- Notice that CE + ED = constant K.
Use this to construct P as follows; construct the set of points
distance CE from A. Construct the set of points distance ED from B.
- The points of intersection of these two circles (F and G) have
the property we wanted to study. Construct the points F and G, the
intersection of the circles.
- Trace Locus of F and G as you vary E. What does this set look like?
- Experiment: move A and B around. Change the constant K (by
moving D). Now trace the locus in part d again. How does the value of
K effect the set of points you trace? What would happen if K were
exactly distance AB?
- By now you should have a conjecture about the traced set. Can you prove your conjecture? Place the origin at the midpoint of the line segment between A and B. Write equations involving the coordinates for points in the traced set. Write an equation describing the shape that you conjecture. Are the these equivalent?

- Given a point A and a line j, what is set of points P such
that for some e< 1, PA = e Pj? (Pj is the distance from point P to
line j.) In this exercise, you use Sketchpad to look at this set.
Refer to the following picture.
Turn in your final sketch. Briefly describe the mathematics of how you constructed it. Answer the questions in part f.

- Construct a point A and a line j.
- Construct a point D not on j. Construct a line m parallel to j
through D.
- You need a segment that has length equal to the distance from j
to m. Construct a line n perpendicular to j through D. Construct the
E, the intersection point of n and j. The distance ED is the distance
from j to m. Do you see why?
- You want a segment of length e times ED. Thus use dilation: choose
E and D. In the Transform menu, select the Mark Vector command. Now
use the Mark Center command, marking E as the center. Now use the
dilate command. Dilate by fixed ratio e (the picture uses e=.8) to
1. This will give you a point D' such that ED' =e ED.
- Make a circle around A with radius given by ED'.
- Finally, the intersection F and G of the circle with line m is the set in question. Trace the locus of intersection points as you move D. What do you think this set is? How would the set change if you used a different number e?

- Construct a point A and a line j.
- A person is standing 9 feet up on a 12 foot ladder. The ladder
slides down the wall. Assuming that the person stays at the same spot
on the ladder, what is the path of the person as the ladder falls?
Here is a picture of the situation. I have hidden some things, so
don't just try to reproduce this picture.
Turn in your final sketch. Briefly describe the mathematics of how you constructed it. Answer the question in part d.

- Construct the line which is the wall. Construct a point on
the wall. Construct the floor, a line perpendicular to the wall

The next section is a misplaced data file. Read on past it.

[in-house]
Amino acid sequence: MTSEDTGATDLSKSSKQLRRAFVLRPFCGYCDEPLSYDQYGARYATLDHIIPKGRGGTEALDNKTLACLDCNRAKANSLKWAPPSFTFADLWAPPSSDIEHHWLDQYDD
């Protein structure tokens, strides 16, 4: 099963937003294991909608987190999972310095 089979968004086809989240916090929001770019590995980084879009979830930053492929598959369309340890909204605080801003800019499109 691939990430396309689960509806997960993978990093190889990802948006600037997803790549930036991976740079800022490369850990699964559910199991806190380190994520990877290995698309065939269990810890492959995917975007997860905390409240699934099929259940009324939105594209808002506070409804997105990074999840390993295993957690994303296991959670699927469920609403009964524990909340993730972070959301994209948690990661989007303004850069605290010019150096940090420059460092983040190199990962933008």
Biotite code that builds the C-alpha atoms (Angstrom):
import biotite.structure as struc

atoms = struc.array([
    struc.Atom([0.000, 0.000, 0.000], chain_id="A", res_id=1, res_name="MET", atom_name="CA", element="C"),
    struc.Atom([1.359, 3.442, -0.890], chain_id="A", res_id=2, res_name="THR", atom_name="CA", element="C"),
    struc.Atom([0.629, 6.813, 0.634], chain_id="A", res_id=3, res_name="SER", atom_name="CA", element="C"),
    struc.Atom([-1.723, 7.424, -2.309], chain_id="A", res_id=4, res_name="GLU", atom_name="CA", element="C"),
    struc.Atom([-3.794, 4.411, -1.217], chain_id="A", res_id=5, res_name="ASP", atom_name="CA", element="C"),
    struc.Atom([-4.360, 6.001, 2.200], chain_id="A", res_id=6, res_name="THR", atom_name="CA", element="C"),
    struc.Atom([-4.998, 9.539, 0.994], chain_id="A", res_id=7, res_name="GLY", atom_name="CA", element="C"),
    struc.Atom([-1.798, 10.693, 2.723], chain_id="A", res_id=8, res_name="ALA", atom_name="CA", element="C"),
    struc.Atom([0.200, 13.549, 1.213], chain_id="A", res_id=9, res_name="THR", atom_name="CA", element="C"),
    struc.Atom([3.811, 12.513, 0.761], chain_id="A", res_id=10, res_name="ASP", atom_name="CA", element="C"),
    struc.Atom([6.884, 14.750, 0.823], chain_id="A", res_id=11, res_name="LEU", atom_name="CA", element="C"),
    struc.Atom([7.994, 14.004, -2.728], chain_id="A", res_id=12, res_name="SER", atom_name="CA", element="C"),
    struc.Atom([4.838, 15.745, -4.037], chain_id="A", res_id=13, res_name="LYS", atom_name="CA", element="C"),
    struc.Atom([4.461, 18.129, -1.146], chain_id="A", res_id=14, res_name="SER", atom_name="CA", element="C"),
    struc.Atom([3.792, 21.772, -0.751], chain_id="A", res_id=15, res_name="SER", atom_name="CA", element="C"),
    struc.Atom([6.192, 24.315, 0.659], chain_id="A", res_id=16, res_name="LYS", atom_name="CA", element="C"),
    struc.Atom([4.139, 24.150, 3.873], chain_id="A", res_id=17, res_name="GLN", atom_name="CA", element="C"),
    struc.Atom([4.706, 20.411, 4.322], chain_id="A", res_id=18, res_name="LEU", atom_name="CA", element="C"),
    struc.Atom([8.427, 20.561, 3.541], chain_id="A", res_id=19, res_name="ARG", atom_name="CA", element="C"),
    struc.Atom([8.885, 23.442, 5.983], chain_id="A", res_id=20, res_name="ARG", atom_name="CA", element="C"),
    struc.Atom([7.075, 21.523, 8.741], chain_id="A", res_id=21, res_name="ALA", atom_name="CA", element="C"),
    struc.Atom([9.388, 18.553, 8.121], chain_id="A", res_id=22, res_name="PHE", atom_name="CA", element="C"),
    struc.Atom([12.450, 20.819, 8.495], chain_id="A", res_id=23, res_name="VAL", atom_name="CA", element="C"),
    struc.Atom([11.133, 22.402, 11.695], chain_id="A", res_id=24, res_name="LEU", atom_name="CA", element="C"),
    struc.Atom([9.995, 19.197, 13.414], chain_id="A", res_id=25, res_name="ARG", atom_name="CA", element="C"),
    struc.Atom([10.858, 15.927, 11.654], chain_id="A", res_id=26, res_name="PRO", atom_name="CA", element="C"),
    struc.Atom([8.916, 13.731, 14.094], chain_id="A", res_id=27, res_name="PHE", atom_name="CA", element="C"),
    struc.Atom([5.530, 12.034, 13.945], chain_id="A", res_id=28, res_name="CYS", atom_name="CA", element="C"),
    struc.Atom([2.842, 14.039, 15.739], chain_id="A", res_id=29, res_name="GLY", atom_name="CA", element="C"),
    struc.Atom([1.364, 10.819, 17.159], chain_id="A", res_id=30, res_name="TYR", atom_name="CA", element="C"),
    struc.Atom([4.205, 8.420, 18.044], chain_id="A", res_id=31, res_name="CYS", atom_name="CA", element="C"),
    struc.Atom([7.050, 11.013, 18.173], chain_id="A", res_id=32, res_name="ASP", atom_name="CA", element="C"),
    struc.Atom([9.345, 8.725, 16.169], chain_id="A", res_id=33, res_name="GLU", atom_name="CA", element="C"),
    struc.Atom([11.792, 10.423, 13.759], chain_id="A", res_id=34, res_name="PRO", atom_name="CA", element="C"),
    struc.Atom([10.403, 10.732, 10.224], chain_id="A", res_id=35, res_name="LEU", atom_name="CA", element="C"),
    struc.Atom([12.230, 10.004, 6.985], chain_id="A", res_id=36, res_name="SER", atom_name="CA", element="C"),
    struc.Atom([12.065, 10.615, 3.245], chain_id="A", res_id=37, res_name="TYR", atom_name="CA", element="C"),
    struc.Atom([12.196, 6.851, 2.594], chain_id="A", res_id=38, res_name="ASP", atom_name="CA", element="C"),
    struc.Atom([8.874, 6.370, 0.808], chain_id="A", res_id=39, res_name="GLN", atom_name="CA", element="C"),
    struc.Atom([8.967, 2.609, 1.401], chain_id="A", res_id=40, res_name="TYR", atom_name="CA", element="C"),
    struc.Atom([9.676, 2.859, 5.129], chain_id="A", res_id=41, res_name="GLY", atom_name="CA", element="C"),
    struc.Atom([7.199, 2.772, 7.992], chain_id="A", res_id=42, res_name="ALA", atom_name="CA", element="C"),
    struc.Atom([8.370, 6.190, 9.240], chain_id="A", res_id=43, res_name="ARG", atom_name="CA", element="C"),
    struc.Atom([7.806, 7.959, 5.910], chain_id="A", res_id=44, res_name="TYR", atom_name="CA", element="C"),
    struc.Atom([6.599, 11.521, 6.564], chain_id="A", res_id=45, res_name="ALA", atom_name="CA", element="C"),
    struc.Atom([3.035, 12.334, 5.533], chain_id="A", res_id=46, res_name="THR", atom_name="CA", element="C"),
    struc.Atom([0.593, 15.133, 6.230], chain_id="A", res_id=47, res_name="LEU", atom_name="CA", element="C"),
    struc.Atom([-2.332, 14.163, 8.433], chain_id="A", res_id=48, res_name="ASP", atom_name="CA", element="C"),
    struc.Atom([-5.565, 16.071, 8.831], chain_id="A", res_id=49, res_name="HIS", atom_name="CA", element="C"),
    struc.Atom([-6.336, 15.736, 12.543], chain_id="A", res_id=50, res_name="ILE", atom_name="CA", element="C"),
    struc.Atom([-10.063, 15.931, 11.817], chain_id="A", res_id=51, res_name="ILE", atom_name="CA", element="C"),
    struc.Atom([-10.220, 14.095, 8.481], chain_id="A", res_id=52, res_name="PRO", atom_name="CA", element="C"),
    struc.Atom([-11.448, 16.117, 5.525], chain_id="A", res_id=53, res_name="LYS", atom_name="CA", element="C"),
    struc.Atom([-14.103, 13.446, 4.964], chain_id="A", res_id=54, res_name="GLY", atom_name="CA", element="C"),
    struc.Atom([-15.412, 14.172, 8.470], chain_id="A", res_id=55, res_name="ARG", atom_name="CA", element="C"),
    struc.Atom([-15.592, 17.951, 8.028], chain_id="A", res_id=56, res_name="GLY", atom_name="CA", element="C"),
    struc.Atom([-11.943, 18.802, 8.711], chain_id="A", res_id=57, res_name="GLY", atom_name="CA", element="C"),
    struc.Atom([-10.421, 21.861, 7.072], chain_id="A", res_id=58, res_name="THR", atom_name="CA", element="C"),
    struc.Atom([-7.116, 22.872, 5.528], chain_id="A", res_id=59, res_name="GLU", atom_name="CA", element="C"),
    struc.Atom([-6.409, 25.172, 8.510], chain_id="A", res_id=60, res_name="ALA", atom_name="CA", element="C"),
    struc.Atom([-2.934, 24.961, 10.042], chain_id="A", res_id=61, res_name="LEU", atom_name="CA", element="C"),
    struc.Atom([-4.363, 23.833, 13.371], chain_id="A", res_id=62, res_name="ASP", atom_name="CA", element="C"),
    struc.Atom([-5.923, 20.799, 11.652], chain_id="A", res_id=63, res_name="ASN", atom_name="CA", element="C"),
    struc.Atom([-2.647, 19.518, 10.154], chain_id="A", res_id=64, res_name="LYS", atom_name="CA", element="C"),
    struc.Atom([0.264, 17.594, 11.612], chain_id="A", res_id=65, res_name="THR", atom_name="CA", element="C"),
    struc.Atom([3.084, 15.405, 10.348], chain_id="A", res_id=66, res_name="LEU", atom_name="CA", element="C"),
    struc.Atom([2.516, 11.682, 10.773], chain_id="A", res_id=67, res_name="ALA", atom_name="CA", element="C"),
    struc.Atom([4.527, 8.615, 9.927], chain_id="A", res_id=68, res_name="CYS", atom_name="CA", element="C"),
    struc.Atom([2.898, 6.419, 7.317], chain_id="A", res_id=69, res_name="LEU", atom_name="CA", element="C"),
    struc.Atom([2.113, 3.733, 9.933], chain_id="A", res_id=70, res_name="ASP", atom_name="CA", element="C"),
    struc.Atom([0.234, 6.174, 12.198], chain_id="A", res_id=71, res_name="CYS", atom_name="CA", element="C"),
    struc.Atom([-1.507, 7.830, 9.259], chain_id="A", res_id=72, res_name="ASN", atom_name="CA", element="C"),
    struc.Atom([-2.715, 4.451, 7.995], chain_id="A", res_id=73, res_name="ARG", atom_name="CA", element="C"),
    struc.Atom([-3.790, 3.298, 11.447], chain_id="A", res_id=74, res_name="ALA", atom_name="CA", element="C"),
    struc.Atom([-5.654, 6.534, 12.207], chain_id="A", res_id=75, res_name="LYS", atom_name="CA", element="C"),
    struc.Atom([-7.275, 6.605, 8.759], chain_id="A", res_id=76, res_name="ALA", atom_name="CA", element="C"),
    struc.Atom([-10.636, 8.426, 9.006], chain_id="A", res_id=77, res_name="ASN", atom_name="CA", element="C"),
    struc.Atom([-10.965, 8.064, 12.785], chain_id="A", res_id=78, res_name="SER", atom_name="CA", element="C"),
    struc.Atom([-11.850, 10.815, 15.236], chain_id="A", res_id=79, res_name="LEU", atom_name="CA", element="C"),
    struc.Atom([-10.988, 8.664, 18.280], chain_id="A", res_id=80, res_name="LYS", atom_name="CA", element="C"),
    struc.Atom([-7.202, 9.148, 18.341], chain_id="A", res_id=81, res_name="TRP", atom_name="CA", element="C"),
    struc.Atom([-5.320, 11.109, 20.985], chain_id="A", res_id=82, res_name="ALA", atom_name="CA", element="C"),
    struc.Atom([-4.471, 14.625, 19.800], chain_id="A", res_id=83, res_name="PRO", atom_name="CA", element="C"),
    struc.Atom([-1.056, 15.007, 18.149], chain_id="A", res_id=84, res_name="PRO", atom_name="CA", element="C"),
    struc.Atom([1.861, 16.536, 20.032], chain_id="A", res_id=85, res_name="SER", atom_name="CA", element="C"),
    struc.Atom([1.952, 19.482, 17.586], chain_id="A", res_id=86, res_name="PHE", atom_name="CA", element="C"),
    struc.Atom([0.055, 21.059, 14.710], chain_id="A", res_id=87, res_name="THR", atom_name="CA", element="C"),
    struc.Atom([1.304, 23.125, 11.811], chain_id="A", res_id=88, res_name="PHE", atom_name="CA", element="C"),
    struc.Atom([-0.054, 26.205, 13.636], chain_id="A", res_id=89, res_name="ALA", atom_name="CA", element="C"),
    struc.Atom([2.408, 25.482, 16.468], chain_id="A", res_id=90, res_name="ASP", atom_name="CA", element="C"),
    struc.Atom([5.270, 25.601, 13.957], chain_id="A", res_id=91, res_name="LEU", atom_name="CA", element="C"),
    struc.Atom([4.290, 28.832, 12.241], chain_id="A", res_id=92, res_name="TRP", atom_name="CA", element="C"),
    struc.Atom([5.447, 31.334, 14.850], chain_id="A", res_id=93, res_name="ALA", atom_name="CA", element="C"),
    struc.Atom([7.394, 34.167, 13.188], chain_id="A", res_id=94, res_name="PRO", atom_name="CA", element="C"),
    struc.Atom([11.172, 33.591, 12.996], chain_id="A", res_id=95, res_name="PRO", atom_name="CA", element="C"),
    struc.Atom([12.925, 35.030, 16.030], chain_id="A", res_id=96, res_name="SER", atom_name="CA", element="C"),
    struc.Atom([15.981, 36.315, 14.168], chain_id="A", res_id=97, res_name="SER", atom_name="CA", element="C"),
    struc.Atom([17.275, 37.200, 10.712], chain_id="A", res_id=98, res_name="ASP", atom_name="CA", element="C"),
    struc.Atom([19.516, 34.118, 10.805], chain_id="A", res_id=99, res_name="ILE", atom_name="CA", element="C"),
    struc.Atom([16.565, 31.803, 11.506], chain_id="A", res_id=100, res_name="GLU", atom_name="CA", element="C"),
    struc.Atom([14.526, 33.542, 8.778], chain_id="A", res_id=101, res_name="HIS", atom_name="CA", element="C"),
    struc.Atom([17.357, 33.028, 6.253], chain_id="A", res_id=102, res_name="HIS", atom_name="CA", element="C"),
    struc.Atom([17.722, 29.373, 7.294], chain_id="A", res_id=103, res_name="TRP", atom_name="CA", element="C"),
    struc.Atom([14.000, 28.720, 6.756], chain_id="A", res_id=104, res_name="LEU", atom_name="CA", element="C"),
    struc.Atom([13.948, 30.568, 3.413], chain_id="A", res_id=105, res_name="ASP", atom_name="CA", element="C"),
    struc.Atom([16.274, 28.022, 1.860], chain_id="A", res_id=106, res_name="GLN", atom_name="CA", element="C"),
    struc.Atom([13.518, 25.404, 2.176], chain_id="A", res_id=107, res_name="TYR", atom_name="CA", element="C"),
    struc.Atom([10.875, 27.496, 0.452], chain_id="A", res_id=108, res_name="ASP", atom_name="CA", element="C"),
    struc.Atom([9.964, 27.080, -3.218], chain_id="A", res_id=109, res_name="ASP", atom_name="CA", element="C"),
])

through the point. Construct another point L on the wall. This is the
point the ladder hits the wall.
- Off to the side, draw a segment the length of the ladder. Use
this segment and point L to construct the ladder. Hint: Remember that
the ladder is a segment with one endpoint L. The ladder is always the
same length. Its other endpoint L' is on the floor. Thus the other
endpoint is on a circle with center L. What is the radius of the
circle?
- Construct the person. Hint: the distance from L to the person
is .25 times the distance LL'. Do you understand why?
- Trace the locus of the person as you move L. Does the set of traced points look like part of an object which is familiar to you? What do you suppose the shape would be?

- Construct the line which is the wall. Construct a point on
the wall. Construct the floor, a line perpendicular to the wall
through the point. Construct another point L on the wall. This is the
point the ladder hits the wall.
- Simpson's line: In an above question, you constructed a circle
through three points, known as the circumcircle of the triangle
formed by the three points. Connect these points to form a
triangle. Pick a point p on the circumcircle; through p, construct the
perpendiculars to the sides of your triangle. What can you say about
the feet of these perpendiculars? This is called Simpson's line. (The
foot of the perpendicular is the point at which the perpendicular line
intersects the line containing the side of the triangle.) What
happens when you trace Simpson's line as you vary p? Your writeup
should reference a sketch. (Reference "A Little Geometry," Mathematica
in Education, Vol.3, No.1, Winter, 1994.)
- Pythagorean theorem. Use Sketchpad to illustrate the Pythagorean
theorem. Your writeup should reference a sketch. You may need to
include text for explanation.
- Given any triangle consider the following configuration of the
following nine points:

the midpoints of the sides, the feet of the altitudes, and the midpoints of the segments joining the orthocenter to the vertices. Construct the points, guess on what curve the points lie and construct this curve. Test your conjecture by moving your original triangle around in a variety of ways.Your writeup should reference a sketch. For more information, consult the Penguin Dictionary of Curious and Interesting Geometry, by David Wells.

Author: Evelyn Sander

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Created: Jun 09 1996 ---
Last modified: Jul 31 1996